• Gabby Bortolot

A chat with Wetcake

“I suppose I think that the Cake is life, but life is served to you sodden and full of gunk and it feels like that’s not what a cake is supposed to be at all, but that’s life? Perhaps?”



We sat down for an in-depth discussion about creative influences, considered gloom and talented friends with the elusive Jack Titterington to get to know his psychedelic folk pseudonym, Wetcake.


Hey Wetcake! Tell us about yourself?


Hello Foreverwestzine! I’m Jack Titterington and Wetcake is the artist pseudonym I use to describe the psychedelic folk music I write and record. I lifted the name from Bernard Black, a rather glum character from the seminal series, Black Books, as I felt it was eloquent in describing the concepts of the music I’m creating and the way I was looking at contemporary life; the feelings of overwhelm that come with our 24 hour news cycle, climate anxieties, social and political divide - enough to make the brain spill out the ears like a wetcake - and the conflict between constant stress and tragedy against the glory of life and the beauty of nature and love and people! I suppose I think that the Cake is life, but life is served to you sodden and full of gunk and it feels like that’s not what a cake is supposed to be at all, but that’s life? Perhaps? So it’s kind of this lingering duality, where the cake can be great and delicious on the one hand, but on the other it’s off in some way and that becomes difficult to ignore. I try to explore this duality in the music and smash up beautiful sounds against noise and field recordings, or have dissonant sounds become soothing, abstract song forms, lots of improvised elements, and have lyrics and ideas that aren’t fixed to any one interpretation.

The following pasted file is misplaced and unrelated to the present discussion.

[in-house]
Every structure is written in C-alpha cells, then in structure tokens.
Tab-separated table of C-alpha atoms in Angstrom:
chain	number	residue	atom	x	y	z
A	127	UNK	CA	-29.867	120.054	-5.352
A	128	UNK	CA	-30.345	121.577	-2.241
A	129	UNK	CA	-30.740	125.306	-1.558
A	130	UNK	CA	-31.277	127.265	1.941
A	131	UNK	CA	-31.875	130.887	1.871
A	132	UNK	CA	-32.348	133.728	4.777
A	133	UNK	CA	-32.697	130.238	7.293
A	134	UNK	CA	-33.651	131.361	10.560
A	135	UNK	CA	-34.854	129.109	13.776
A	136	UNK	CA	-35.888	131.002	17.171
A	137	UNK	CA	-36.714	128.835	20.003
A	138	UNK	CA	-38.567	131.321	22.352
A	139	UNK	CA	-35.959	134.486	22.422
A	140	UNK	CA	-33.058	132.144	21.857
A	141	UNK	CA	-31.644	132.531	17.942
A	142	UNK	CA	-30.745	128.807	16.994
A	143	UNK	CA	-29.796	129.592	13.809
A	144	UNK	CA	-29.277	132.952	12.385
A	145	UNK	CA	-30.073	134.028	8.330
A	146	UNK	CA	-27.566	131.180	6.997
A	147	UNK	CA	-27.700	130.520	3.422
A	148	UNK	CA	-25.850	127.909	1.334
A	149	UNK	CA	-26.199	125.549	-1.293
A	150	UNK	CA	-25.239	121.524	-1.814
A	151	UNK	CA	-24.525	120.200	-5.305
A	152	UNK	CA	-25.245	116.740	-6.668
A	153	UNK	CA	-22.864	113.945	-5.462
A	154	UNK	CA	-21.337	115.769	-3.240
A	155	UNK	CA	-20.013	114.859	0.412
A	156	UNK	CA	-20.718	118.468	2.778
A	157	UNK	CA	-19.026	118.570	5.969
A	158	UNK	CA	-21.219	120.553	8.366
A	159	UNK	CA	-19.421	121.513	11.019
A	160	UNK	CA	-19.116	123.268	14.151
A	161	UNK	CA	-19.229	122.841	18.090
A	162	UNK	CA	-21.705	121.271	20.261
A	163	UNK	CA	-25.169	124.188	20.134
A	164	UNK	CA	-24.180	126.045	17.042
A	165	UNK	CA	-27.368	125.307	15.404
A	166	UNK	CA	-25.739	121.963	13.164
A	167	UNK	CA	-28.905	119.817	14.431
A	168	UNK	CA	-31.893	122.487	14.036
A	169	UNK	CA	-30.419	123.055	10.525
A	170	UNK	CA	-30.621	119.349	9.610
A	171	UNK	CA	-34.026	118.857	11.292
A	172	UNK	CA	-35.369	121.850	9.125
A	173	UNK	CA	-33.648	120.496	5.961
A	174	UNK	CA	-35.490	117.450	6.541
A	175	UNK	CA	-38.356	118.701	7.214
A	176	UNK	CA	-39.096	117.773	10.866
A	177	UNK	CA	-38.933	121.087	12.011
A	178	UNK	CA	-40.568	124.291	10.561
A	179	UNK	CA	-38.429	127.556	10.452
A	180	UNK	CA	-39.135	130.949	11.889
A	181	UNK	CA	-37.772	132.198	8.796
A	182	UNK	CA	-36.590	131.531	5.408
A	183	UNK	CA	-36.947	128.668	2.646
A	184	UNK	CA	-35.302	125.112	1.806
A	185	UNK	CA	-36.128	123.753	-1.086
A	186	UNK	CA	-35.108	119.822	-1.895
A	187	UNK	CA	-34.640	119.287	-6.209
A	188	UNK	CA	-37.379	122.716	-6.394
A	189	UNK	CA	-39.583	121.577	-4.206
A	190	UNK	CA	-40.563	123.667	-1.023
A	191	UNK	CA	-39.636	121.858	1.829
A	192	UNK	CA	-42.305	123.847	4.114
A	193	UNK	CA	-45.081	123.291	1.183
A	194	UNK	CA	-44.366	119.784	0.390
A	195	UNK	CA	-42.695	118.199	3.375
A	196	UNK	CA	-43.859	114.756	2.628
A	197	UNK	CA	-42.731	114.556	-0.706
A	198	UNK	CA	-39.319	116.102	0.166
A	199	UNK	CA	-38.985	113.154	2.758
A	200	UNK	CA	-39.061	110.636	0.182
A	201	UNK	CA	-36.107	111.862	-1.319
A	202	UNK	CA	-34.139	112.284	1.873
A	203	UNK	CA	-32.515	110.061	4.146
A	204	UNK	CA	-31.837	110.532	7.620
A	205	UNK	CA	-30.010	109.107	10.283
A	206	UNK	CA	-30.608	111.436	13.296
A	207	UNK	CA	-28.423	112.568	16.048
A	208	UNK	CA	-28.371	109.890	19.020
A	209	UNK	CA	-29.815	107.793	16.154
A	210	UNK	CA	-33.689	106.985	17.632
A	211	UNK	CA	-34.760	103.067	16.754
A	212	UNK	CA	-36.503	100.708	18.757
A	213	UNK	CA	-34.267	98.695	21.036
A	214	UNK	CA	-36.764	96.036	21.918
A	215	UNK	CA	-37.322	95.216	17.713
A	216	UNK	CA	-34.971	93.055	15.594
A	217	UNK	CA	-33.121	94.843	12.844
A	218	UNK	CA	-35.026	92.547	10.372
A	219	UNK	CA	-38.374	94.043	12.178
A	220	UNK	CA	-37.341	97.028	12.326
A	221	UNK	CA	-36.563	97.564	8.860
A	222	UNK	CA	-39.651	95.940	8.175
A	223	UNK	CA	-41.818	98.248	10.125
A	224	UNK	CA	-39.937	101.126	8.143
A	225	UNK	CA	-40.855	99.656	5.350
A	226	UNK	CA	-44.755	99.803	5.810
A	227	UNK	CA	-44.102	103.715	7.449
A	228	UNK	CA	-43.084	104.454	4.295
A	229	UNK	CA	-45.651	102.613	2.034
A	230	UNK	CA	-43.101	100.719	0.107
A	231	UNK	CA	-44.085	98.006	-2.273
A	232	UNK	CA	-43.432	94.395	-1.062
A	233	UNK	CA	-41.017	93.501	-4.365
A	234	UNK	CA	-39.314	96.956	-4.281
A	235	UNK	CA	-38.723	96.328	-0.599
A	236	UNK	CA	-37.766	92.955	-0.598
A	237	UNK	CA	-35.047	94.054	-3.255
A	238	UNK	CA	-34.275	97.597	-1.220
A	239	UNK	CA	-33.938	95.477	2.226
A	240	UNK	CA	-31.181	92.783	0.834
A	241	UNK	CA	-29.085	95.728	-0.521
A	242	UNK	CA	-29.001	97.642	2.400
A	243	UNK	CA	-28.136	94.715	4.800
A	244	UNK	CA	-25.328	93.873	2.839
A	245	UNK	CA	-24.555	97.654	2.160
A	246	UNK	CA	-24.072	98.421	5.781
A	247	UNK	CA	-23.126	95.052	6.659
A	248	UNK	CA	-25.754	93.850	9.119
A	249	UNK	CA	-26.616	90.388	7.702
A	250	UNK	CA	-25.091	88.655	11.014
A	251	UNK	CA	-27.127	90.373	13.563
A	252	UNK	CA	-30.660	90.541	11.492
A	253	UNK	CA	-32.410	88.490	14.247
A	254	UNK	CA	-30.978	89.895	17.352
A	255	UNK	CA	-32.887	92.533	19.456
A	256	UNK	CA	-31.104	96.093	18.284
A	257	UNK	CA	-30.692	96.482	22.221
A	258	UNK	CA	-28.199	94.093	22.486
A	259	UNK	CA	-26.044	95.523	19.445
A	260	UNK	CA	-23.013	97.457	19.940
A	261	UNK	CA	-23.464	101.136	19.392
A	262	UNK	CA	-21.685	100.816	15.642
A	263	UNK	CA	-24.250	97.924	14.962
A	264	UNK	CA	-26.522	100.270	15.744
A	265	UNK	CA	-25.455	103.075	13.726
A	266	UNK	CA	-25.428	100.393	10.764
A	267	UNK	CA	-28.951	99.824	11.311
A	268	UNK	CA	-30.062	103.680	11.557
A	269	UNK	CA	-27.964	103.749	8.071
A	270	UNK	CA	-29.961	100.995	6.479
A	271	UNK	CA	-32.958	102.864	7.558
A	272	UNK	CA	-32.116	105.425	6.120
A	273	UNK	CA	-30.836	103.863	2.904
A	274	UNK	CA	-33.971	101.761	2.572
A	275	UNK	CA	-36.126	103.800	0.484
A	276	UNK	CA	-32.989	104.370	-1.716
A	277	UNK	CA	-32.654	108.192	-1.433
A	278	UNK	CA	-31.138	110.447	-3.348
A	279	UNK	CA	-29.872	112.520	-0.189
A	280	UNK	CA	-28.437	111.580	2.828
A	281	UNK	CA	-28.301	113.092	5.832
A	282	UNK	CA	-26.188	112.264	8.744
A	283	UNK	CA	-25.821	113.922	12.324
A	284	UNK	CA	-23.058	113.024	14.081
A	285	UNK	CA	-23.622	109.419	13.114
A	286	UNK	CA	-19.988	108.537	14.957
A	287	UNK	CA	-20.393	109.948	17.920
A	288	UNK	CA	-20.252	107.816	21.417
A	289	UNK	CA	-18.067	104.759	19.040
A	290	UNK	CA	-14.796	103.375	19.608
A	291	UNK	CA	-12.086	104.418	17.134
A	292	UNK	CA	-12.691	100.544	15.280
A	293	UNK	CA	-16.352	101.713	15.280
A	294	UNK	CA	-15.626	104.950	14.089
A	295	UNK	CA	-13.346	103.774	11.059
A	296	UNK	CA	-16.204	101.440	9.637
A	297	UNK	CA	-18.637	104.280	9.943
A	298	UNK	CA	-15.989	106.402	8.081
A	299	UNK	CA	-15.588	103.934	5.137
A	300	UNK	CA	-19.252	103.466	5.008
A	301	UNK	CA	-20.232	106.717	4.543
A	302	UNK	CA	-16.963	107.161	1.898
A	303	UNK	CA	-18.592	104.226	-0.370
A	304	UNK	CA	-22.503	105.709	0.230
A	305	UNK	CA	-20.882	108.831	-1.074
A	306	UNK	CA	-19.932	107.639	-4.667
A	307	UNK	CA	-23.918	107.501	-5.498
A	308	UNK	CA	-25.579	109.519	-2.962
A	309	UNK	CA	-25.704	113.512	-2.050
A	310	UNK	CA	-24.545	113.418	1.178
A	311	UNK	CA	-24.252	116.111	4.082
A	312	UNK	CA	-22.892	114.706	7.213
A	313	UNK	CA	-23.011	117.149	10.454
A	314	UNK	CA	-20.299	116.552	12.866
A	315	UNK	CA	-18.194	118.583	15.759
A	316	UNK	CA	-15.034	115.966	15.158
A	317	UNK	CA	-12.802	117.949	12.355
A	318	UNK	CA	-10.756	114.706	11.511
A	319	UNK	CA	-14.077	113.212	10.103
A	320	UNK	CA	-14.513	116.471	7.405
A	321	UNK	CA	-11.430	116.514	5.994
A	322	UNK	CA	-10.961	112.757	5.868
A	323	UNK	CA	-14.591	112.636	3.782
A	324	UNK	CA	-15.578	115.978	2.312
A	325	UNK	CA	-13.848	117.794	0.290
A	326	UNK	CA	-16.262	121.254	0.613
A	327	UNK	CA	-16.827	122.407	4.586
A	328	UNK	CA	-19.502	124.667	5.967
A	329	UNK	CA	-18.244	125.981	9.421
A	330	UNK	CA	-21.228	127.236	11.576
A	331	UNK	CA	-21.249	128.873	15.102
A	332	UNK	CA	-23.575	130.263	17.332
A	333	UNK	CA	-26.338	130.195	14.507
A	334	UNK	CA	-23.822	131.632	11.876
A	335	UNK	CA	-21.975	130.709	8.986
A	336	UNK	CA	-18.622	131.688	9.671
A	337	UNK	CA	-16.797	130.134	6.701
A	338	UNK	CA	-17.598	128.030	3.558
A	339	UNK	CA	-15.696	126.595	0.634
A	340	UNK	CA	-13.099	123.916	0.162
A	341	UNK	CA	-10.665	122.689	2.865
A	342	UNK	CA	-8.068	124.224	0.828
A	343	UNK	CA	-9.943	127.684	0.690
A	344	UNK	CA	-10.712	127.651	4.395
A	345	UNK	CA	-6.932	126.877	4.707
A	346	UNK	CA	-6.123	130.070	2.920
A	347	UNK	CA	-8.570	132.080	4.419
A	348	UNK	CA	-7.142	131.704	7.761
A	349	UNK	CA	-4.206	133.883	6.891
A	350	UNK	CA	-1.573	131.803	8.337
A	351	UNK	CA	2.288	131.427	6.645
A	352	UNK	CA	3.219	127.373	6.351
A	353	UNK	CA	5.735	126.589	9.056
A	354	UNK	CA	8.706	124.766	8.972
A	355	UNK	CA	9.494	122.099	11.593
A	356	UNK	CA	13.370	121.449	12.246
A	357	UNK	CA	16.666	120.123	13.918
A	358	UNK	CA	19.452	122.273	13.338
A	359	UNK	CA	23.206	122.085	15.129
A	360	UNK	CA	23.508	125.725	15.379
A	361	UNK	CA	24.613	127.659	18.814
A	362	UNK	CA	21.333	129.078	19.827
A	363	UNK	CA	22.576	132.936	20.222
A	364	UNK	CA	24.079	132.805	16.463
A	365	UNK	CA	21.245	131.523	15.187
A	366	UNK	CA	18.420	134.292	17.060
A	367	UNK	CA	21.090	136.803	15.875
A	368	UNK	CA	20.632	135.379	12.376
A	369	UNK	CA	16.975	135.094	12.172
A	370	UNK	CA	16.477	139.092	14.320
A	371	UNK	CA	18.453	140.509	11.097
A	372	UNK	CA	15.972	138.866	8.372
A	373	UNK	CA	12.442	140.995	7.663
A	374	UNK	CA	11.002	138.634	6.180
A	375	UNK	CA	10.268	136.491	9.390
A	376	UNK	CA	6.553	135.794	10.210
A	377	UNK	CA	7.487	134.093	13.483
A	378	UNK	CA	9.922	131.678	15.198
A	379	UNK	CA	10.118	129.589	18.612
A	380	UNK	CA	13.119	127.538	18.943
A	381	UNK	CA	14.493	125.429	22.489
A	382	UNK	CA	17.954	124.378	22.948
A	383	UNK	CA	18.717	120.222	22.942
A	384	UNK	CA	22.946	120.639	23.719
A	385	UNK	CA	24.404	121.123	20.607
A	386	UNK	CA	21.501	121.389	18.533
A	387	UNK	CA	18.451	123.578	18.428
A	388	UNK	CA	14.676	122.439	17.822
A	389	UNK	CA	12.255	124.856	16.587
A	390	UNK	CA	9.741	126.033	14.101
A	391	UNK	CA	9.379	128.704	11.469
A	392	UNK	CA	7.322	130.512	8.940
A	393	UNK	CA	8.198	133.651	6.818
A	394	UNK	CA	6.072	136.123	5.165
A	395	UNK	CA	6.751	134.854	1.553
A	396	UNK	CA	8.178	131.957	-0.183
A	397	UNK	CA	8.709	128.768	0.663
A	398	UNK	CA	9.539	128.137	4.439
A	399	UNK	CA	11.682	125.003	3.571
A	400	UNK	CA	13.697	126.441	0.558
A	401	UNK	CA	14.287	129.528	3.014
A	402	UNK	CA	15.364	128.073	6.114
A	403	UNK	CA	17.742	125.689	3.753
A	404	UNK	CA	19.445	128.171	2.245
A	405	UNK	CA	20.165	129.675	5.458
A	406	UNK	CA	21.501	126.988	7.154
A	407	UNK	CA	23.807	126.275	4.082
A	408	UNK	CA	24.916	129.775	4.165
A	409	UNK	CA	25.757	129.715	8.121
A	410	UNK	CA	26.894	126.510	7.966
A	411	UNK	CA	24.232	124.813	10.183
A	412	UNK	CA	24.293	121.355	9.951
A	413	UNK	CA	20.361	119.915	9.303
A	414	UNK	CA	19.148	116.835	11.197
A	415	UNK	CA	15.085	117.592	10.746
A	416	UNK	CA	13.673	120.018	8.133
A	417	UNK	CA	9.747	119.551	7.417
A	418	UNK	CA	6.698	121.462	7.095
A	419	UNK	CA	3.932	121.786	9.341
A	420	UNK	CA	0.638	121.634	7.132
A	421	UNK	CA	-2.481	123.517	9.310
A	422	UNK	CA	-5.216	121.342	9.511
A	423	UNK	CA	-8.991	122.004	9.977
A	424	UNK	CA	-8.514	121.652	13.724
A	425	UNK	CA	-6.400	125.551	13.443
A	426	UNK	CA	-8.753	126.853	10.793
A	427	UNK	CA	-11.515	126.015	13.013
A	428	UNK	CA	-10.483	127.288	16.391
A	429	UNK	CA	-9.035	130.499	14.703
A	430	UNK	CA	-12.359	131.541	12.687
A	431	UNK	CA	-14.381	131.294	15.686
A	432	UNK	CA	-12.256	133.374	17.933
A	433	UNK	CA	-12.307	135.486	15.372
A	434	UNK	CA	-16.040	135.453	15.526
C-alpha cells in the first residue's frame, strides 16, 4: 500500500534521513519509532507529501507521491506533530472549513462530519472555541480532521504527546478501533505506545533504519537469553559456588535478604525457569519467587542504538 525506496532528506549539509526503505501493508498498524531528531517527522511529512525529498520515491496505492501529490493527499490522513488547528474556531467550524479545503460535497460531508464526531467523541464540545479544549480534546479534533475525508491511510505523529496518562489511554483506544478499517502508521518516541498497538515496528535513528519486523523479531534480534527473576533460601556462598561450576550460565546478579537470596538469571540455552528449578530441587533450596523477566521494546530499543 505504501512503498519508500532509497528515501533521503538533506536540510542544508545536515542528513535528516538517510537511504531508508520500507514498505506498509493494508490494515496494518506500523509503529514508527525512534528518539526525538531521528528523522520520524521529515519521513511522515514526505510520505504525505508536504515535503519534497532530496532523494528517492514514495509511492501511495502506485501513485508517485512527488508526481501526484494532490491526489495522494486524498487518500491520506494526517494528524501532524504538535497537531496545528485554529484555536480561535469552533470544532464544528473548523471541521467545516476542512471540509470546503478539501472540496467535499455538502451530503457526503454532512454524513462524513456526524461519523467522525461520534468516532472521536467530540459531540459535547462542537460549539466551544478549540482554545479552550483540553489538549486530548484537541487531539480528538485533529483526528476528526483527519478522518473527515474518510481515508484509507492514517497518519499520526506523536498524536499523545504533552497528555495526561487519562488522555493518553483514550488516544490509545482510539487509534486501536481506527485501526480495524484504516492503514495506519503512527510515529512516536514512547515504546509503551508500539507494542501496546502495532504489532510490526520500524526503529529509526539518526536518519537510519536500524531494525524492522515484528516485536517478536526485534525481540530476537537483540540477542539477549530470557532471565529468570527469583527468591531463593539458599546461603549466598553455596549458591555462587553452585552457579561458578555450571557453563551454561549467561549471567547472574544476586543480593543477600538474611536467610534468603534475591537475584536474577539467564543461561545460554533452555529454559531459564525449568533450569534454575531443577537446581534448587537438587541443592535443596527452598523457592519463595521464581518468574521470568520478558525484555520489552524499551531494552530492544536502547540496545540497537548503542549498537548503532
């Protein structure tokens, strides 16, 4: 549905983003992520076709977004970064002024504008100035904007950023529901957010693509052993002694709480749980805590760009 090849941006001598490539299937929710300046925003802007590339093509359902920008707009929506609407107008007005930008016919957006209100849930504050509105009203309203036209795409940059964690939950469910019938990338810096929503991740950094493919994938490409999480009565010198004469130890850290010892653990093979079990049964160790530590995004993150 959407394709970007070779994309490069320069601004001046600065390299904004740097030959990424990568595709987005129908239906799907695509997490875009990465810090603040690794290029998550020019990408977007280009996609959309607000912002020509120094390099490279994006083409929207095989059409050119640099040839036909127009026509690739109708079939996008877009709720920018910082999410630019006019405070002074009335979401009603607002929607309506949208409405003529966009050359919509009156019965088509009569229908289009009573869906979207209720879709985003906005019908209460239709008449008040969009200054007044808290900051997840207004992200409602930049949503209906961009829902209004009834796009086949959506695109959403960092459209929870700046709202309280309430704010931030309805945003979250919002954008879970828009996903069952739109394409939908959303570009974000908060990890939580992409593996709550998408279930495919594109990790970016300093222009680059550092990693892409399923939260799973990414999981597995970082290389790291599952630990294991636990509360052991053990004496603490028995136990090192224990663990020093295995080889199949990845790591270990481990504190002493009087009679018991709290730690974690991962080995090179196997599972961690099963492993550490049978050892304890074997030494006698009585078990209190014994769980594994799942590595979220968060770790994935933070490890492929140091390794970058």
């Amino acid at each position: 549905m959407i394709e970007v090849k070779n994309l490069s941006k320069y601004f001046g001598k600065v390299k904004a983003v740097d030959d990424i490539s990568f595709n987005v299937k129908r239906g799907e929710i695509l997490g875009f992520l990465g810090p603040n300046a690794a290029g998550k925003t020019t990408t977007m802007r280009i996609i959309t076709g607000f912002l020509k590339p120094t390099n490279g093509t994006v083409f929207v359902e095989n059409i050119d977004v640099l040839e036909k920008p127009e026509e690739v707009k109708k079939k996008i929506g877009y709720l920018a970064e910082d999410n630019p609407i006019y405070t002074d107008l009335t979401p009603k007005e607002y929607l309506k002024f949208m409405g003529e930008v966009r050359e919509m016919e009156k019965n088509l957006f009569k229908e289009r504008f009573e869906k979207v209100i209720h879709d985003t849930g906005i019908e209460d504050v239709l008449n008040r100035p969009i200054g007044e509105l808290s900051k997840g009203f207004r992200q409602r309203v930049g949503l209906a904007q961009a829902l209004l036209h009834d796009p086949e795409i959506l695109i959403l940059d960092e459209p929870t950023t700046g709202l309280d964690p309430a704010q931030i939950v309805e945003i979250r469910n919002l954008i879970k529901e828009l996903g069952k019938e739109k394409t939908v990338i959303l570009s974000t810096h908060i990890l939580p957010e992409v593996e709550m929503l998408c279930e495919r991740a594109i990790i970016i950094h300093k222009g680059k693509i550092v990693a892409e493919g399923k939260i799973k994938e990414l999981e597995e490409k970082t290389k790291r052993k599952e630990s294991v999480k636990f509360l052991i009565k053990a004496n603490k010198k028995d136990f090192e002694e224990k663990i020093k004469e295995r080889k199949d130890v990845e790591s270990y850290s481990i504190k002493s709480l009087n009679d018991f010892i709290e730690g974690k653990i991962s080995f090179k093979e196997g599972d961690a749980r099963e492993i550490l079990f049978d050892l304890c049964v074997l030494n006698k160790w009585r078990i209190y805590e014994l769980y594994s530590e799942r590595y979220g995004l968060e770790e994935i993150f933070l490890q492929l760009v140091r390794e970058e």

Most of the music I’ve been recording for Wetcake is still a secret to the world, but I’m very keen to begin releasing it soon and holding more shows around the West and beyond!

What’s it like being a creative based in the west of Melbourne?


It’s grand, I love the West! I’ve been living in Footscray just under two years but I find the community so beautiful and driven and inspiring. There is such rich passion and appreciation for culture in the West, and I’m always surprised and delighted to chance across community events, pop up shows, people giving out comics they’ve made, and this whole sublime string of intriguing, unexpected happenings. There’s so much to be curious about in the West and I love walking by the Heavenly Queen Temple, finding the old railway tracks and often I’ll go to Footscray Park and the Wetlands to read or try and write some silly poems or lyrics. I went to Williamstown for the first time recently and I found all the steel structures and what I thought were abandoned factories and shipping buildings along the scenic drive very compelling and spooky. I find the West enchanting and superb and a wonderful place that always feels like it’s oozing buzzing energy and inspiration. But I would never want to misrepresent the West or appropriate it’s history, and so I try to investigate further into the stories behind all that I find inspiring to work against fabricating narratives about the community, it’s people and the land through my own narrow lens. I’ve been quite a homebody in our ever-evolving covid reality, but now that the world is opening up again I’m going to try and see all the shows at Pride of Footscray and spend whole days drinking coffee at Maples, and really immerse myself more in the community and the local scene.